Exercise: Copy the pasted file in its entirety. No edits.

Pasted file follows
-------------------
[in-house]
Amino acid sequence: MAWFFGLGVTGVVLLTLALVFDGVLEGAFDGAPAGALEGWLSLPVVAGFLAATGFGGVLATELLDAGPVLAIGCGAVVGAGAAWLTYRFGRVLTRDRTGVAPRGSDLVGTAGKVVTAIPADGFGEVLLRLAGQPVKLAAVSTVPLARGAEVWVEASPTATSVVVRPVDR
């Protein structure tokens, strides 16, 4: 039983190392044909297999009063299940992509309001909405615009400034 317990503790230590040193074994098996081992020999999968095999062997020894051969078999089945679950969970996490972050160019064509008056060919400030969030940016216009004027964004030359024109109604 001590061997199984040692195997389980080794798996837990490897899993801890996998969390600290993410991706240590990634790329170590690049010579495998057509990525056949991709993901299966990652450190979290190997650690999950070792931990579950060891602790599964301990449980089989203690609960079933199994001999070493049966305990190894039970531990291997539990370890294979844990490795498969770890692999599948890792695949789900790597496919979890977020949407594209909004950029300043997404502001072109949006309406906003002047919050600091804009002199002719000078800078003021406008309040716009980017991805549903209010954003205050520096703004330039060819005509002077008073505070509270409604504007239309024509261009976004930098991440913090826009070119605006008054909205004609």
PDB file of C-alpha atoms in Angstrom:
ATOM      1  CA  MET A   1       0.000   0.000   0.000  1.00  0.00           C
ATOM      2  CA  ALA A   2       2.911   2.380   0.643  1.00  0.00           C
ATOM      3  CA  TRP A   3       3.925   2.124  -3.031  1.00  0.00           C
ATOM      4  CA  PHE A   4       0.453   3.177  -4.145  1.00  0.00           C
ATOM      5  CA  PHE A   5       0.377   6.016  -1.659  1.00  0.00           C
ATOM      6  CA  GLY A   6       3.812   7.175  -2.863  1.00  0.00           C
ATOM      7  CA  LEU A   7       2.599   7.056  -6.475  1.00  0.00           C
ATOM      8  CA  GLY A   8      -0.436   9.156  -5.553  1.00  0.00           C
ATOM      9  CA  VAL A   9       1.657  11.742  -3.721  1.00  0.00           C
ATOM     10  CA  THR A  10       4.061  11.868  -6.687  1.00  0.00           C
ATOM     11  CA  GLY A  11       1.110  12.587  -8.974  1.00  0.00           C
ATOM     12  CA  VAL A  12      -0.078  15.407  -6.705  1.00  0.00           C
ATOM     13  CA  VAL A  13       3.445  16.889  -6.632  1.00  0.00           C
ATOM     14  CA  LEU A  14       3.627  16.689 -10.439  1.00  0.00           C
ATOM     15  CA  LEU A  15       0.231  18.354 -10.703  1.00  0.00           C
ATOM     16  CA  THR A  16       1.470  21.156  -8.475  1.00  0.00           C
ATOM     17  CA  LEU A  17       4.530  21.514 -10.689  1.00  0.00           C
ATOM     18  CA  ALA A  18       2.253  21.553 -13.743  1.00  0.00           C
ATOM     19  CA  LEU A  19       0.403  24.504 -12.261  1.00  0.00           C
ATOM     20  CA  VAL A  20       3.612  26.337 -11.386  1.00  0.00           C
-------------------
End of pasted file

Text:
[in-house]
Amino acid sequence: MAWFFGLGVTGVVLLTLALVFDGVLEGAFDGAPAGALEGWLSLPVVAGFLAATGFGGVLATELLDAGPVLAIGCGAVVGAGAAWLTYRFGRVLTRDRTGVAPRGSDLVGTAGKVVTAIPADGFGEVLLRLAGQPVKLAAVSTVPLARGAEVWVEASPTATSVVVRPVDR
């Protein structure tokens, strides 16, 4: 039983190392044909297999009063299940992509309001909405615009400034 317990503790230590040193074994098996081992020999999968095999062997020894051969078999089945679950969970996490972050160019064509008056060919400030969030940016216009004027964004030359024109109604 001590061997199984040692195997389980080794798996837990490897899993801890996998969390600290993410991706240590990634790329170590690049010579495998057509990525056949991709993901299966990652450190979290190997650690999950070792931990579950060891602790599964301990449980089989203690609960079933199994001999070493049966305990190894039970531990291997539990370890294979844990490795498969770890692999599948890792695949789900790597496919979890977020949407594209909004950029300043997404502001072109949006309406906003002047919050600091804009002199002719000078800078003021406008309040716009980017991805549903209010954003205050520096703004330039060819005509002077008073505070509270409604504007239309024509261009976004930098991440913090826009070119605006008054909205004609």
PDB file of C-alpha atoms in Angstrom:
ATOM      1  CA  MET A   1       0.000   0.000   0.000  1.00  0.00           C
ATOM      2  CA  ALA A   2       2.911   2.380   0.643  1.00  0.00           C
ATOM      3  CA  TRP A   3       3.925   2.124  -3.031  1.00  0.00           C
ATOM      4  CA  PHE A   4       0.453   3.177  -4.145  1.00  0.00           C
ATOM      5  CA  PHE A   5       0.377   6.016  -1.659  1.00  0.00           C
ATOM      6  CA  GLY A   6       3.812   7.175  -2.863  1.00  0.00           C
ATOM      7  CA  LEU A   7       2.599   7.056  -6.475  1.00  0.00           C
ATOM      8  CA  GLY A   8      -0.436   9.156  -5.553  1.00  0.00           C
ATOM      9  CA  VAL A   9       1.657  11.742  -3.721  1.00  0.00           C
ATOM     10  CA  THR A  10       4.061  11.868  -6.687  1.00  0.00           C
ATOM     11  CA  GLY A  11       1.110  12.587  -8.974  1.00  0.00           C
ATOM     12  CA  VAL A  12      -0.078  15.407  -6.705  1.00  0.00           C
ATOM     13  CA  VAL A  13       3.445  16.889  -6.632  1.00  0.00           C
ATOM     14  CA  LEU A  14       3.627  16.689 -10.439  1.00  0.00           C
ATOM     15  CA  LEU A  15       0.231  18.354 -10.703  1.00  0.00           C
ATOM     16  CA  THR A  16       1.470  21.156  -8.475  1.00  0.00           C
ATOM     17  CA  LEU A  17       4.530  21.514 -10.689  1.00  0.00           C
ATOM     18  CA  ALA A  18       2.253  21.553 -13.743  1.00  0.00           C
ATOM     19  CA  LEU A  19       0.403  24.504 -12.261  1.00  0.00           C
ATOM     20  CA  VAL A  20       3.612  26.337 -11.386  1.00  0.00           C